Insulin overdose

HGH Forums Insulin Forum Insulin overdose

This topic contains 12 replies, has 6 voices, and was last updated by  StoneMade 2 months, 3 weeks ago.

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  • #1599

    sinseno
    Participant

    hello there everybody. I am here just after some recommendations/ advices please, I would appreciate it a lot as I do know that it is pretty much difficult so any information would be advised. as you can see, I am searching for information regarding insulin overdose in a non diabetic person. the whole thing is that I just have had a call from my father’s care home. my father is 83 years old and he is suffering from Alzheimer’s however he is not suffering from diabetes. of course, in my father’s care home there are other patients who are diabetics and so… I was called yesterday and been told that my dad has been injected with another patient’s insulin accidentally. that person who has called me did knew that it has been 17 units, however they were not very clear whether was that fast acting or background insulin.

    now, it is obvious that paramedics are with him and he is already being taken to the hospital, that’s the normal and obvious thing that they must do. but… I just can’t sit and wait. I mean, I am not here for getting answers on how to save my father as there are doctors doing so, however I just can’t sit and wait for the call telling me how’s he… I am now really wondering what the likely outcomes are, if there is anybody who might know? I want to know what I can expect? I am not an expert but I do think that I pretty well understand the potential outcome of a novorapid overdose like that, however I am being much less sure of how serious/ non serious it is if my father was given Lantus. is here someone who can help me regarding this? please someone…

    #1600

    Kerman
    Participant

    well, from as much as I can think of it, the hospital is just going to put him on a glucose drip. or at least that’s what I would imagine them to do. generally, the insulin can be dangerous for everybody, it doesn’t matter if it’s a diabetic person or not. anything what’s less and anything that’s in excess is a bad thing, regardless who’s having it… whatever the case, now, the most important thing is that this mistake has been spotted (and I guess that it was spotted immediately) which means that your father is going to get the care that he needs to get. I guess that as soon as they have been said this, the paramedics may also have been able to give him an immediate treatment in order to counteract the insulin. whatever the case, as I said, the most important thing is that they noticed it as it would have been much worse if they wouldn’t notice that. so that’s a positive thing. I send you my best wishes and I really hope that your father is going to stabilize as soon as possible. good luck!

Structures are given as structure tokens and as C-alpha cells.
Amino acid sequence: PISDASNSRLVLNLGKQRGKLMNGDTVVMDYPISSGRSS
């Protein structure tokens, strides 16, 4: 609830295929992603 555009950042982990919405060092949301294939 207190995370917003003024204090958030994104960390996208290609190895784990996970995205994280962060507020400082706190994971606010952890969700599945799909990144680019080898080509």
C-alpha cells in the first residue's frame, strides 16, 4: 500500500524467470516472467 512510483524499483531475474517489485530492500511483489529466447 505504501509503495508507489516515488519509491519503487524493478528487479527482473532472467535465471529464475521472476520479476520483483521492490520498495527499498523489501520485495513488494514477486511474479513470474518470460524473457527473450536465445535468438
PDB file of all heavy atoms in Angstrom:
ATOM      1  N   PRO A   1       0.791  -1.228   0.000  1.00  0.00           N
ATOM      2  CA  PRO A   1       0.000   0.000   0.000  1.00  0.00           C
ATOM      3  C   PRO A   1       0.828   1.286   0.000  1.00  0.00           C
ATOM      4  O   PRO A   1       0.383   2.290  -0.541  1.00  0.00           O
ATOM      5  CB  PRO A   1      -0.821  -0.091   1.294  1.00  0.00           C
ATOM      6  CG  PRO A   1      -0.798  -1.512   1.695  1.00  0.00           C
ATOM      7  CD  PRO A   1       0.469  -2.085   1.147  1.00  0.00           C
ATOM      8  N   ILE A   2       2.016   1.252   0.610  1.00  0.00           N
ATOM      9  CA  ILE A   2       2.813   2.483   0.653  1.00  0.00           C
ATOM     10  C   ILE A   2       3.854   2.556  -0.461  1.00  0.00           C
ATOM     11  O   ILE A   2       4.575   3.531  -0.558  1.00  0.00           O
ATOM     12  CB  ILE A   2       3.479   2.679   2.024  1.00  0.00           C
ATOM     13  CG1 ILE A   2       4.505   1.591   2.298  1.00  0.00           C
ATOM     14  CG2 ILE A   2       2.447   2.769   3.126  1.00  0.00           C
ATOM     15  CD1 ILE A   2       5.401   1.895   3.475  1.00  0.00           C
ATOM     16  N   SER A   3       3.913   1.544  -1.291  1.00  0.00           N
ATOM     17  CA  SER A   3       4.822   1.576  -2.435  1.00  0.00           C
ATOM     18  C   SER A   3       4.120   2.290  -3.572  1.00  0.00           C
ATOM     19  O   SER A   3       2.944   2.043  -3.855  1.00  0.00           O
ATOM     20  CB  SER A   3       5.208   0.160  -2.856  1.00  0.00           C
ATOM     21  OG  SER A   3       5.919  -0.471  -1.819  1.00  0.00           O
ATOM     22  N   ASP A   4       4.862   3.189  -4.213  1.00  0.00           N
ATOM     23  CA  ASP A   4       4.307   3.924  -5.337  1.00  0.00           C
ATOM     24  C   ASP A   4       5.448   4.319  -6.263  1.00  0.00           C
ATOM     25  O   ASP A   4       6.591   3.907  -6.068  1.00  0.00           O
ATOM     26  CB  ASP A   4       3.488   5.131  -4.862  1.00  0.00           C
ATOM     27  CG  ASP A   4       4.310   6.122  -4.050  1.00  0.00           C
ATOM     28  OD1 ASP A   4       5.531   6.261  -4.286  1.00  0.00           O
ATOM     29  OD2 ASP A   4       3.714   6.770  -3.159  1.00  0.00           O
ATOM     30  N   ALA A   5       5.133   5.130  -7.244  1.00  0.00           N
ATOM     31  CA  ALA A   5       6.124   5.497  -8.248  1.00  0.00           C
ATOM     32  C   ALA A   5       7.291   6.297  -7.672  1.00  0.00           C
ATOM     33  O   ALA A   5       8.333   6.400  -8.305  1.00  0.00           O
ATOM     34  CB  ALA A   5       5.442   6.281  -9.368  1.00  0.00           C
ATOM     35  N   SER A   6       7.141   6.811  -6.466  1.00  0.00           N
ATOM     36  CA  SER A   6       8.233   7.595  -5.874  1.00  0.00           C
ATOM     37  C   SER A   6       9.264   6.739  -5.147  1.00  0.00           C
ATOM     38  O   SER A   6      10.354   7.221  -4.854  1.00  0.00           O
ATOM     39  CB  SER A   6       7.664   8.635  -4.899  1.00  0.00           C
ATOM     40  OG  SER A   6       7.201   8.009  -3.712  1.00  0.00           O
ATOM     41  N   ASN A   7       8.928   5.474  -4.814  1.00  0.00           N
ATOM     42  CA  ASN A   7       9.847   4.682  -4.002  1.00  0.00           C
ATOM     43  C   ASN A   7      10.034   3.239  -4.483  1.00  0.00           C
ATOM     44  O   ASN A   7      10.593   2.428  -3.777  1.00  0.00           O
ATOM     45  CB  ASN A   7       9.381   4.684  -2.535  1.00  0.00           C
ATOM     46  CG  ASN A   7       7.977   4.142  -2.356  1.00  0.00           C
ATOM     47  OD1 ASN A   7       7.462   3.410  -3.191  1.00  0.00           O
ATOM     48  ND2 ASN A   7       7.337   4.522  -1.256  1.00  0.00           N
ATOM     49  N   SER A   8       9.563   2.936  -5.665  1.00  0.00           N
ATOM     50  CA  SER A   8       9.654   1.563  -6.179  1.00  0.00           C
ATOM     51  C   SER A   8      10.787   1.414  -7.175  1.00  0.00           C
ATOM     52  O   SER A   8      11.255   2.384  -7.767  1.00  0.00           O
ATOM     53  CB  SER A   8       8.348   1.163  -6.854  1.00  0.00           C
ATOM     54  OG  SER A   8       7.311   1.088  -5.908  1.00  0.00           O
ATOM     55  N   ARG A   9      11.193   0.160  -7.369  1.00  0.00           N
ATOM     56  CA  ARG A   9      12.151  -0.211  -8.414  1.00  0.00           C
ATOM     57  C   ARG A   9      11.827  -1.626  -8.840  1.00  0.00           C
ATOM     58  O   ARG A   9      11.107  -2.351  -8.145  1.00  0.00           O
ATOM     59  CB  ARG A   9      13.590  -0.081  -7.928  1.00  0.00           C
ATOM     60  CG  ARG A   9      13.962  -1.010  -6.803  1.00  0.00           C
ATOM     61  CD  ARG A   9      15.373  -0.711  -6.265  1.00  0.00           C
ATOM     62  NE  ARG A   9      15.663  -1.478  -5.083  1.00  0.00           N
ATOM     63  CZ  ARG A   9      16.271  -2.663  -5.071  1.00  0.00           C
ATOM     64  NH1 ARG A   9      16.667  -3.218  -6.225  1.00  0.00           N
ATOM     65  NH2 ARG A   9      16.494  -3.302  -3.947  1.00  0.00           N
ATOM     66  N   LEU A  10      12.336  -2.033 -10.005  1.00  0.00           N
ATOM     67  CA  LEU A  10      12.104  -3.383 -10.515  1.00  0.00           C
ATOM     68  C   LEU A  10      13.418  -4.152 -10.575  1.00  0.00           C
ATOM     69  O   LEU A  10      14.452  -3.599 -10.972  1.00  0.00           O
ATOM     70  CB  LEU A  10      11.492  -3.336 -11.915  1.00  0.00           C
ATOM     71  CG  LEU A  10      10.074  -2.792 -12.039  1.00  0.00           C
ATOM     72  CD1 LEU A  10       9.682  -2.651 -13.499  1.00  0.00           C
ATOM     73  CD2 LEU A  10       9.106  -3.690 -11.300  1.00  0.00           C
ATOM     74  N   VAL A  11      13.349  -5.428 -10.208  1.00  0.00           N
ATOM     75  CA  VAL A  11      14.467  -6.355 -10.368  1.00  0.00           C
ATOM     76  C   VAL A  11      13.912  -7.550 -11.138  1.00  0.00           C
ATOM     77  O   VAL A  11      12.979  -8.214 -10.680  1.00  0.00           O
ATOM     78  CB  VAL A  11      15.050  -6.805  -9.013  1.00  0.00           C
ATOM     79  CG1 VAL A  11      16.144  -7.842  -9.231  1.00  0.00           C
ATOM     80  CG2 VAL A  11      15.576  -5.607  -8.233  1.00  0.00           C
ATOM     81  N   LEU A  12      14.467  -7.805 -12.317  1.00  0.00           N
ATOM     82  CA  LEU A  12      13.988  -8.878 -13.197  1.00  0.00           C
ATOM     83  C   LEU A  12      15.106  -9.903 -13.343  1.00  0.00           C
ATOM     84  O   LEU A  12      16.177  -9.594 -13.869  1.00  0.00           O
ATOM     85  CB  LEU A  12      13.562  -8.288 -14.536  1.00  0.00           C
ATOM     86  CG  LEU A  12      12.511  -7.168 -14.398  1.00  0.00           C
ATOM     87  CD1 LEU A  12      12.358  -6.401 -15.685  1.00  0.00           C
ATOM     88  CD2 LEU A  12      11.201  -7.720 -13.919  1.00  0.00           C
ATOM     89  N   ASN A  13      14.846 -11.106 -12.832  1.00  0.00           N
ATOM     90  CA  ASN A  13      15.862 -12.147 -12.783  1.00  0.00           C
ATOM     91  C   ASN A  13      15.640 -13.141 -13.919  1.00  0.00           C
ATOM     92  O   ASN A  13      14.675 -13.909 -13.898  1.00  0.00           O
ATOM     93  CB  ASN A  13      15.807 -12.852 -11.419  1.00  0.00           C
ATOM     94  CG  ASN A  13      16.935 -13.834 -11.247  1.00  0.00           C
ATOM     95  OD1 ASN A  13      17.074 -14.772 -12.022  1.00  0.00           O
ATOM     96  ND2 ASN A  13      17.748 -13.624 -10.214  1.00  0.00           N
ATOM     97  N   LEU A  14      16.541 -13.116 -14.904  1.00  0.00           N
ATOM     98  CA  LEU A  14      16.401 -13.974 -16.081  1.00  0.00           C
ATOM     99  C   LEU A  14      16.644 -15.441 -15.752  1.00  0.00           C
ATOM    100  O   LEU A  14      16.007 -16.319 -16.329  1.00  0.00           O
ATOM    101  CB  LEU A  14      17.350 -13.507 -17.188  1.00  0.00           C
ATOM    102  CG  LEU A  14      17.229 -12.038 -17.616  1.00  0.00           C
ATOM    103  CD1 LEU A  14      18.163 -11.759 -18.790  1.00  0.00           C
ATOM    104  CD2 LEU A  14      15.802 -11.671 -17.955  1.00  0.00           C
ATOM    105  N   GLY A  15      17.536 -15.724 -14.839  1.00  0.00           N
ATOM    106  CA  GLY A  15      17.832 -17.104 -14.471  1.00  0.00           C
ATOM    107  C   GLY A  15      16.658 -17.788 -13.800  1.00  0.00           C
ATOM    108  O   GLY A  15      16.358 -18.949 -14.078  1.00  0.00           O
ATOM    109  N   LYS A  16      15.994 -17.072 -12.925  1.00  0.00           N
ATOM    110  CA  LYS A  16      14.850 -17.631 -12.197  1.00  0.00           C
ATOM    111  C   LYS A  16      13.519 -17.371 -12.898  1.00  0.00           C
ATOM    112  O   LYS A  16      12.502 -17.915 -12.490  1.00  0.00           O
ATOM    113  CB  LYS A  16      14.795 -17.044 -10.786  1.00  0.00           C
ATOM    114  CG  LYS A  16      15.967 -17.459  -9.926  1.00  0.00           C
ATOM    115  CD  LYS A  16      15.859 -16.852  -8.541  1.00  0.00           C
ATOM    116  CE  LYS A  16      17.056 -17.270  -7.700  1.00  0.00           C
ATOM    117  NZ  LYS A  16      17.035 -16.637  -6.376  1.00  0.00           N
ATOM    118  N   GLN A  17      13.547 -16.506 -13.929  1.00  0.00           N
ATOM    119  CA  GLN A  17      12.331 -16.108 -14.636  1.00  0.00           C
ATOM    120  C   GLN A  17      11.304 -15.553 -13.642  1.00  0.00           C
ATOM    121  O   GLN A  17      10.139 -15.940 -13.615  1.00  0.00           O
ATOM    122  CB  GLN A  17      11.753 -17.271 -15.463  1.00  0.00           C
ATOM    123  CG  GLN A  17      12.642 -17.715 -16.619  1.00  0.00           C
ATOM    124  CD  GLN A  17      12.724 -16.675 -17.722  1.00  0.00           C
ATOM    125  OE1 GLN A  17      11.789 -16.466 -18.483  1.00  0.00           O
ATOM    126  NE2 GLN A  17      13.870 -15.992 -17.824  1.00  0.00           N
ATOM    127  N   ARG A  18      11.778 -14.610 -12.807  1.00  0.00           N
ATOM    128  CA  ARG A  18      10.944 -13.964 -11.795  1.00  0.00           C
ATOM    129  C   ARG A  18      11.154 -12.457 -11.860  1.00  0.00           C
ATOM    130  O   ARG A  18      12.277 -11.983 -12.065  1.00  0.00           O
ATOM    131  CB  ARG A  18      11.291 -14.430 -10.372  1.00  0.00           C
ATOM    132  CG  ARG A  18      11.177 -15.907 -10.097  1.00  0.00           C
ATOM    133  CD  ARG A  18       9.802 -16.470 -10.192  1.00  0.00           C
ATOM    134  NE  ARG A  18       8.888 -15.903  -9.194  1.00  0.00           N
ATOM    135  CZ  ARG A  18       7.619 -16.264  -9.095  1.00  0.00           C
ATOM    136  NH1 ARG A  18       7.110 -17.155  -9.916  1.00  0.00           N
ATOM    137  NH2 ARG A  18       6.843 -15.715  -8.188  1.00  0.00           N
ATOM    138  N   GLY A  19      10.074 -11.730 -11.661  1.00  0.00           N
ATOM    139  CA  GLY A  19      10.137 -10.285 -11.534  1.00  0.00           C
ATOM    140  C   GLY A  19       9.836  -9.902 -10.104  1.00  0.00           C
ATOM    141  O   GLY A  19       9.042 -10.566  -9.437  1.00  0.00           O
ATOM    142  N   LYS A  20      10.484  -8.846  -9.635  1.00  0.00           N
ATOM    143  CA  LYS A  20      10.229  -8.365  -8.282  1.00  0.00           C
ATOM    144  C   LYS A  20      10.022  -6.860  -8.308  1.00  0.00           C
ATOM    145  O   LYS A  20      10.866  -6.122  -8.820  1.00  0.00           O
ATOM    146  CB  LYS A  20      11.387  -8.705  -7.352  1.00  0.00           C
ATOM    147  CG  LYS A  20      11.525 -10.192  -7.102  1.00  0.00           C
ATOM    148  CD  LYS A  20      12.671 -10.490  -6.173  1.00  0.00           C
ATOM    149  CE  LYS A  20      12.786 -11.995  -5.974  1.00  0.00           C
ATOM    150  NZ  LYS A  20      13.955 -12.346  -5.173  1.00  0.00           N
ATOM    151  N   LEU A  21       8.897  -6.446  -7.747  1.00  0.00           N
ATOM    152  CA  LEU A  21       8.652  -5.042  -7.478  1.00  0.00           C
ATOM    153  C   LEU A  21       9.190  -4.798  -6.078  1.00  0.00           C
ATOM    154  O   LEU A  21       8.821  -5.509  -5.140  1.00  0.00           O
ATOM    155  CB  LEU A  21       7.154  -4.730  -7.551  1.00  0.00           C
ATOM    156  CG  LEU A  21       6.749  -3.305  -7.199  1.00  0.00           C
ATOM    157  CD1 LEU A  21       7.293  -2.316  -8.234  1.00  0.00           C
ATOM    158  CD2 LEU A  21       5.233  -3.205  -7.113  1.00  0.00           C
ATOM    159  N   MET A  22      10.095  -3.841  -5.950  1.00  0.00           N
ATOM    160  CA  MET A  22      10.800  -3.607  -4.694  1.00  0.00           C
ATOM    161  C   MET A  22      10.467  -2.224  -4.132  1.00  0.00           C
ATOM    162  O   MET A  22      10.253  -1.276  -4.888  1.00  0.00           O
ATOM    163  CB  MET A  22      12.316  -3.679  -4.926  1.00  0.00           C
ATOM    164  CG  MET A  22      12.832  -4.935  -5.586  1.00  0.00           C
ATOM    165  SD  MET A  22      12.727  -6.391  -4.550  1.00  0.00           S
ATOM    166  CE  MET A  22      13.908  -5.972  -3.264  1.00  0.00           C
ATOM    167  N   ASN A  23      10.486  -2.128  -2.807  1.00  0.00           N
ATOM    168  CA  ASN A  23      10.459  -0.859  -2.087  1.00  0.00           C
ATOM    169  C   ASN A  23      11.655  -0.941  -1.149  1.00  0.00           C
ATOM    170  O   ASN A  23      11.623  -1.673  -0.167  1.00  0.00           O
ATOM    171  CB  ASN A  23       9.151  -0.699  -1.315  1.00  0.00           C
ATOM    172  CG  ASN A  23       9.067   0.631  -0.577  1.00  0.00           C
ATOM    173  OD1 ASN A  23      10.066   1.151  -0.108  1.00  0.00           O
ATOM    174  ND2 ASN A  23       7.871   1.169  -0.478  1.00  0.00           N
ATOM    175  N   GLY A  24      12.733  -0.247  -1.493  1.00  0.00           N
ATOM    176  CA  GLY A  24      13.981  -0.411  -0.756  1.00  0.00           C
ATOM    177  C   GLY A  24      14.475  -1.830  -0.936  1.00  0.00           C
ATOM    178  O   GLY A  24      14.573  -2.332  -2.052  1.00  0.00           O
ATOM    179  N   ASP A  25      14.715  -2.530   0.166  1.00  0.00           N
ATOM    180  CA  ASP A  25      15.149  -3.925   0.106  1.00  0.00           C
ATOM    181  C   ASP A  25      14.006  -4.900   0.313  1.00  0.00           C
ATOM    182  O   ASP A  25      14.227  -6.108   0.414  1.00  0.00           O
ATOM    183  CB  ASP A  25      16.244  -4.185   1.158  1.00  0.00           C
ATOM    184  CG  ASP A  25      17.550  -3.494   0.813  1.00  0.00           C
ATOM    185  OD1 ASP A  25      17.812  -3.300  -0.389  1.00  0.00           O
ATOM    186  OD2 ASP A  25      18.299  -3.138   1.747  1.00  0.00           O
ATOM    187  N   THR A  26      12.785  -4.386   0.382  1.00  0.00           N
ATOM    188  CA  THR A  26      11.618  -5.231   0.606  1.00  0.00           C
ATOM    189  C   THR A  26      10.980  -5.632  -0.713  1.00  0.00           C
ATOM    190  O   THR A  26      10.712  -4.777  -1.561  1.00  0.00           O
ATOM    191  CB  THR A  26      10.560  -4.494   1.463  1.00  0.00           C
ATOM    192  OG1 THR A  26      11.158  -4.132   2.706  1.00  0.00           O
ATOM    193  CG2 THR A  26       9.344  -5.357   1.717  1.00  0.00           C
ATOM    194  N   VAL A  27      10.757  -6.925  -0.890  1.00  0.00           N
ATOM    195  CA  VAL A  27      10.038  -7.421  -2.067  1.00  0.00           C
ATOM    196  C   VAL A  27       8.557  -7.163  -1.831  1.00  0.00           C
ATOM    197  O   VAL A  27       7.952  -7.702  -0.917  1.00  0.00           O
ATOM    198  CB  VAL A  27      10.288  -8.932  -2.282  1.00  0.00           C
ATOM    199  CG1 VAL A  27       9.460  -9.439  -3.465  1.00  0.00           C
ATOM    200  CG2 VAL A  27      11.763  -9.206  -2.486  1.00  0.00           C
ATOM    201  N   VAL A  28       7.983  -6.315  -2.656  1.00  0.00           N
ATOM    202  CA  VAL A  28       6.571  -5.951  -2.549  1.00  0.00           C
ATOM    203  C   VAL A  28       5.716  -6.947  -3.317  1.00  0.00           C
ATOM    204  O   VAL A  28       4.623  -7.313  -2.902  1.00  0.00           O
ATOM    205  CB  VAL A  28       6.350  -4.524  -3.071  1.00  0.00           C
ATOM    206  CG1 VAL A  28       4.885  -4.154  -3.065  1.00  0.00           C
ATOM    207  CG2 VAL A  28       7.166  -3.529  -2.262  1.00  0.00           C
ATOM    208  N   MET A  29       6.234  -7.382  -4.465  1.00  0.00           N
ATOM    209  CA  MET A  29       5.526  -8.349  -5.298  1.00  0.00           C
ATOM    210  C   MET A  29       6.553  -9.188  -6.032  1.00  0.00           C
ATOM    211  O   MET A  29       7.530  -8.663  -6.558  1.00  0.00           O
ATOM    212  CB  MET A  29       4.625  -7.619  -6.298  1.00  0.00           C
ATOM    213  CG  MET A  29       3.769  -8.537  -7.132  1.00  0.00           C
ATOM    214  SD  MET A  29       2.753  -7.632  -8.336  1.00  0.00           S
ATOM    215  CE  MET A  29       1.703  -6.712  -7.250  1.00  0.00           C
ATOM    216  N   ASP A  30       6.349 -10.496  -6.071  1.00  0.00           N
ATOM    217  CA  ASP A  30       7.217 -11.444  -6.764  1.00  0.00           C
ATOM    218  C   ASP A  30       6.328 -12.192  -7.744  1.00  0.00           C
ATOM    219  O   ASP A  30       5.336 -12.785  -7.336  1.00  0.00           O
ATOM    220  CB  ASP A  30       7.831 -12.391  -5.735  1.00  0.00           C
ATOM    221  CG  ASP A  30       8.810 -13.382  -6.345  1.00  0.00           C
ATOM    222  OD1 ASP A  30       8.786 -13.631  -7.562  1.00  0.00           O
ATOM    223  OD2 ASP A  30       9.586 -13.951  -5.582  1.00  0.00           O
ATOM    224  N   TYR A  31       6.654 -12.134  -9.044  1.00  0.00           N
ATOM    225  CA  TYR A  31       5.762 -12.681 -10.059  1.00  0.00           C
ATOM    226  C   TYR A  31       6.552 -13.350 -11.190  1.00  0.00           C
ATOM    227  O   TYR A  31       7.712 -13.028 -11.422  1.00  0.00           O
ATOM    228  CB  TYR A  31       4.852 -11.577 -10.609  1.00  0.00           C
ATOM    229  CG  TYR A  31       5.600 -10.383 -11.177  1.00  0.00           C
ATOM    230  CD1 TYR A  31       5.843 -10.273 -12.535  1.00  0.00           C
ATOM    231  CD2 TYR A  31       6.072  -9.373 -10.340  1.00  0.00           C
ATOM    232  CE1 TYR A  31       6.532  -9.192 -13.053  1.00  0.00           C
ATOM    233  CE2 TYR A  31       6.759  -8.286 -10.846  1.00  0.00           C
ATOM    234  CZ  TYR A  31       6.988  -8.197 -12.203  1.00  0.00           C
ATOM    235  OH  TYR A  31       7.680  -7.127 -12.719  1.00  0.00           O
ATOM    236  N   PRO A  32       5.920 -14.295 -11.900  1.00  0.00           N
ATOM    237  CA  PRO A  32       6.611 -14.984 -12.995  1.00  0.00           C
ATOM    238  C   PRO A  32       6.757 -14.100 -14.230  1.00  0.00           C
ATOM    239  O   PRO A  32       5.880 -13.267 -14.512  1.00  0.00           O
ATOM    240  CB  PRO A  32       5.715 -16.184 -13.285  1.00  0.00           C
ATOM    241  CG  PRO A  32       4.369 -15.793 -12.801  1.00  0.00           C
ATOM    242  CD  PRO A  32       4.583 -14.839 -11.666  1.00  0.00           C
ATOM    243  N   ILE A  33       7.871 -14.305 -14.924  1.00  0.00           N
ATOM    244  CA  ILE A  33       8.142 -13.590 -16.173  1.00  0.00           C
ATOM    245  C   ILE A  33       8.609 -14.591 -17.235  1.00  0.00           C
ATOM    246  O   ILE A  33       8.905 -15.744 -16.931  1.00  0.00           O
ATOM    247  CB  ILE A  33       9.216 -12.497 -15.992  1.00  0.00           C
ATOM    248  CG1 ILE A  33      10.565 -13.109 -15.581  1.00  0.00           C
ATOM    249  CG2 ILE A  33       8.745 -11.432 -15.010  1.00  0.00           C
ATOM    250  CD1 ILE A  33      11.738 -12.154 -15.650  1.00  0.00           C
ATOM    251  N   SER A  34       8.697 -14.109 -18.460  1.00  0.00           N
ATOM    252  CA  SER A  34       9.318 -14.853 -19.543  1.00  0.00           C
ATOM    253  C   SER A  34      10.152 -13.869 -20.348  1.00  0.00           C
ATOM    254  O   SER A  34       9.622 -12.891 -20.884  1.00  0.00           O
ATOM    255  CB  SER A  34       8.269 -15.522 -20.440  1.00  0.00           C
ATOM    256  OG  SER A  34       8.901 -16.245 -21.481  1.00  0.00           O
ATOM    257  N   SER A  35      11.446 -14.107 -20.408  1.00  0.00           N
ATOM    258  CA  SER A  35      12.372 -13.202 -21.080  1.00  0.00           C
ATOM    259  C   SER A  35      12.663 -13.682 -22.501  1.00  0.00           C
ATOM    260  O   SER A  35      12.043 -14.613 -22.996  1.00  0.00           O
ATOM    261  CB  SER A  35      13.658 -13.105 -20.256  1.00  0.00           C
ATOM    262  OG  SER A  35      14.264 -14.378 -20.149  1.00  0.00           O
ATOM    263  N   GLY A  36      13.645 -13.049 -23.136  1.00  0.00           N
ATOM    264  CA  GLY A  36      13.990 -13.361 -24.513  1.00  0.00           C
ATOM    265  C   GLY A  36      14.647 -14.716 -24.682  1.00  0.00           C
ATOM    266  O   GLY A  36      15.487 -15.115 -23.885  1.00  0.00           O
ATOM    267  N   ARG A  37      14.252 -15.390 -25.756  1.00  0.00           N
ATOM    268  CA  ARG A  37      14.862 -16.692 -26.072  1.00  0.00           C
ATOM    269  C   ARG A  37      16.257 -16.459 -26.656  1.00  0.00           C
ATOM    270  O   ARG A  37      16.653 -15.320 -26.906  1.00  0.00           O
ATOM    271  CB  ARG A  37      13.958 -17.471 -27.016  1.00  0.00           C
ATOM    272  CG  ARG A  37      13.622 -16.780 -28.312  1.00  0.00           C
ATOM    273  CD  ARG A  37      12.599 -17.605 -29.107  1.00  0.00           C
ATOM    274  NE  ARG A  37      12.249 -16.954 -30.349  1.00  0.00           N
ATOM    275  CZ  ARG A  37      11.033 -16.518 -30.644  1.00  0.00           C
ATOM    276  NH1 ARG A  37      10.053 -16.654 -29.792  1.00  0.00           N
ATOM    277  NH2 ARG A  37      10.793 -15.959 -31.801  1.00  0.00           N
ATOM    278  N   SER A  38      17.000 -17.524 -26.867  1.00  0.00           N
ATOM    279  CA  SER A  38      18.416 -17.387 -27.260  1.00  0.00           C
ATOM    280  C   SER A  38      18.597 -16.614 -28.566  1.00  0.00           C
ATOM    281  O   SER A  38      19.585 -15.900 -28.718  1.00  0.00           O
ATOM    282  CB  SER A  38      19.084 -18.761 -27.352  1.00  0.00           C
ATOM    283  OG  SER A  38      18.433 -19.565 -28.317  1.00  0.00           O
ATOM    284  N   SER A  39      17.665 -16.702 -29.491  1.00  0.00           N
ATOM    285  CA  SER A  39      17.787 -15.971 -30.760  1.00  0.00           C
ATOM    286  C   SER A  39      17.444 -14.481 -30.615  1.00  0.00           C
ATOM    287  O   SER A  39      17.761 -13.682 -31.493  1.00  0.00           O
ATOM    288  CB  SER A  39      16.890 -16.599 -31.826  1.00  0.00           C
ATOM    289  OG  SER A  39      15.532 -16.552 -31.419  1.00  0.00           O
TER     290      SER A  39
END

#1601

    sinseno
    Participant

    thank you very much for your reply. I really appreciate it a lot. yeah, I do understand and I know that the insulin overdose is always a dangerous thing, this is why I am here I wanted to find out some more answers. but that’s not to help my father as I am now feeling helpless and I do know that there’s, unfortunately, nothing that I can do… that is why I can guess that I’m only trying to manage my expectations I am thinking… thanks again for your answer.

    #1602

    Kerman
    Participant

    you’ve just got to remember that your father’s metabolism is going to be able to compensate to at least some extent and that’s because he is not a diabetic person. also, he is going to have stored glucose that his own hormones are going to release in response. just in case it was a slow acting insulin then it is quite obvious that it is going to be a slower drop and this means that it would be easier to deal with, however I just can imagine that the paramedics have helped him before he has been transferred to, hospital, pretty much as they would do if a person who is having diabetes had taken too much of insulin by mistake. I mean, I can’t be sure here either, of course, but I am thinking that they must be prepared for such kind of situations so there must be people specialized in helping in such kind of situations.